The title, Suture Lines, comes from a line in a poem, as did An Existential Grammar. To me, it speaks to what I hope is an unconscious wholeness emerging from the bits and pieces that make up the collection.
Can you describe some of the sequences?
P.S.: The ‘Librarians of Alexandria’ sequence in Suture Lines began with the ‘Cincinnatus’ sequence in An Existential Grammar. Cincinnatus was appointed dictator for the defence of Rome, then renounced the position when the job was done, though the detail is far more nuanced than that simple summary. I had enjoyed getting into the mind of an historical figure and creating a hopefully personal sub-text to the reported history. I had always been taken with the notion of storing all the wisdom of the world in a single place, one of the reported motivations for the Royal Library, and the sequence grew from there. The burning of the library on the order of a Coptic patriarch was an act of unspeakable barbarism. Maybe I’ll return to the library someday.
The ‘On a Wing and a Prayer’ sequence in Suture Lines came from my master’s dissertation. It is based on the Attar’s Conference of the Birds, a Persian classic. I hadn’t read the original in full (in translation obviously) at the very early stage. I don’t really know why I was attracted to it, other than I’d read Rumi and about Sufism, and was intrigued about a mystical form of Islam when we read so much about fundamentalism. I was also fascinated by the whirling dervishes of a particular Sufi sect in Turkey and am a sucker for birds.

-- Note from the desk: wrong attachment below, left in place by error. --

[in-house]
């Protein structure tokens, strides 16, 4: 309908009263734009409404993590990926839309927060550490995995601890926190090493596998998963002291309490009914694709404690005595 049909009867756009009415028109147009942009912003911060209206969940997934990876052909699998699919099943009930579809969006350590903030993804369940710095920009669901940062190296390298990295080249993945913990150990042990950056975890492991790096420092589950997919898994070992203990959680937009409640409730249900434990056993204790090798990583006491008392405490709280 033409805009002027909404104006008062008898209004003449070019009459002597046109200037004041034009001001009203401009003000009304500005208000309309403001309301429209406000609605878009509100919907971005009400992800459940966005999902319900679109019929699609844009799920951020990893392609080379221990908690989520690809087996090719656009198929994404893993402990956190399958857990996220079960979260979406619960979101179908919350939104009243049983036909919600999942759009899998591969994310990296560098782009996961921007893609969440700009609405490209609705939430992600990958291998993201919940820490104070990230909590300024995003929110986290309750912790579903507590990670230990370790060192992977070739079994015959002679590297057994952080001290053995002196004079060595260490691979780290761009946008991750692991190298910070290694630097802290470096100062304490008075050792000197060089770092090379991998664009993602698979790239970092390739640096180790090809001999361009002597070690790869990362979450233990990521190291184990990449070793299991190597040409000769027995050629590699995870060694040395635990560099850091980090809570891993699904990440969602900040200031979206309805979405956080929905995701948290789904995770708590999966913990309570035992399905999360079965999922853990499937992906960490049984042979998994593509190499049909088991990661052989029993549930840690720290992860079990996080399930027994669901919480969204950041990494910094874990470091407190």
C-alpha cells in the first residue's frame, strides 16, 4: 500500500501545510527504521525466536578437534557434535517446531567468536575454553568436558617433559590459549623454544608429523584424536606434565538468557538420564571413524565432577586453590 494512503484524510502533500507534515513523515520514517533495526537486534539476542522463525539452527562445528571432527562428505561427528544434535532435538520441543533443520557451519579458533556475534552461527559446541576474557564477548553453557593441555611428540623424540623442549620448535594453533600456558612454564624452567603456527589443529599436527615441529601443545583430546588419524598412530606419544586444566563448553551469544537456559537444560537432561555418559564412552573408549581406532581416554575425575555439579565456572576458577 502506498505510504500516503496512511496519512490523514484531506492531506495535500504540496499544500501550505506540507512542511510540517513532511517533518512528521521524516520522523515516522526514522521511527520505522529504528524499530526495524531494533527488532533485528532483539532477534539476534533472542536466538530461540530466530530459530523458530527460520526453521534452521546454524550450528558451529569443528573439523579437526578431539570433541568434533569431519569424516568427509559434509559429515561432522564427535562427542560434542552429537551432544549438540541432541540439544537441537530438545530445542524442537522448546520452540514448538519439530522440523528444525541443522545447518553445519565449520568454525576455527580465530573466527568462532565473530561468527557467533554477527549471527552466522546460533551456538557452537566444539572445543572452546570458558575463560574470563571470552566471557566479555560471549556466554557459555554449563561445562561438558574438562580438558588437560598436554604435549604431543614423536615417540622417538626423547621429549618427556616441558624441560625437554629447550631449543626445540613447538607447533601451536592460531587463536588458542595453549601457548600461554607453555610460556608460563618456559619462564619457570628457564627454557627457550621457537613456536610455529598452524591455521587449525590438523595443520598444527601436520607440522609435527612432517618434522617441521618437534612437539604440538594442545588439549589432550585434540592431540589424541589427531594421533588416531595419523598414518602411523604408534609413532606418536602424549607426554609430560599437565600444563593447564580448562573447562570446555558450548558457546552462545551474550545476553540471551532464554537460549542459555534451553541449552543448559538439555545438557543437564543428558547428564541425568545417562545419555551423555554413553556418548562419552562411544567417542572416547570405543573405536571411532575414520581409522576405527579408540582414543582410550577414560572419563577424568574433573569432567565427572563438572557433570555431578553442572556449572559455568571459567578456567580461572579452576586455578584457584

The plan had been to write an Australian version. I found that Anne Fairbairn had already done so, albeit in a stripped-down form, so changed tack. I was mightily relieved at this after I realised the enormity of my original intention. I wanted to use classic forms as well as free verse, the original having been written in couplets of fixed syllabic length and rhyme points, and mirror somehow the allegories that Attar inserts into the narrative. I came across Tim Low’s Where Song Began in the process of working on the poems and its thesis that the first song birds came from Australia and PNG. It provided a rich source of material to draw from. This was important in the end since there are so many bird poems out there and I needed some element of differentiation.
The ‘Face Value’ sequence in Suture Lines was originally two sequences. The first drew from a magazine article and the second, from something that happened to my brother in London. The magazine article was about a couple, the male of whom suffered from face blindness, the inability to recognise facial features. Sufferers use other cues to navigate the world of relationships. The article described incidents from the man’s life and the woman’s challenges in dealing with a beloved who couldn’t recognise her in a conventional manner.
As for my brother, he is a priest in the East End of London. Someone stole the crucifix from the wall of his church. After a few days, the guy found the Twitter world ablaze with news of the theft, was overcome with guilt, and returned the crucifix. They were the starting points at least. I put the two sequences together as part of consolidating the manuscript under the notion that things are not always what they first seem.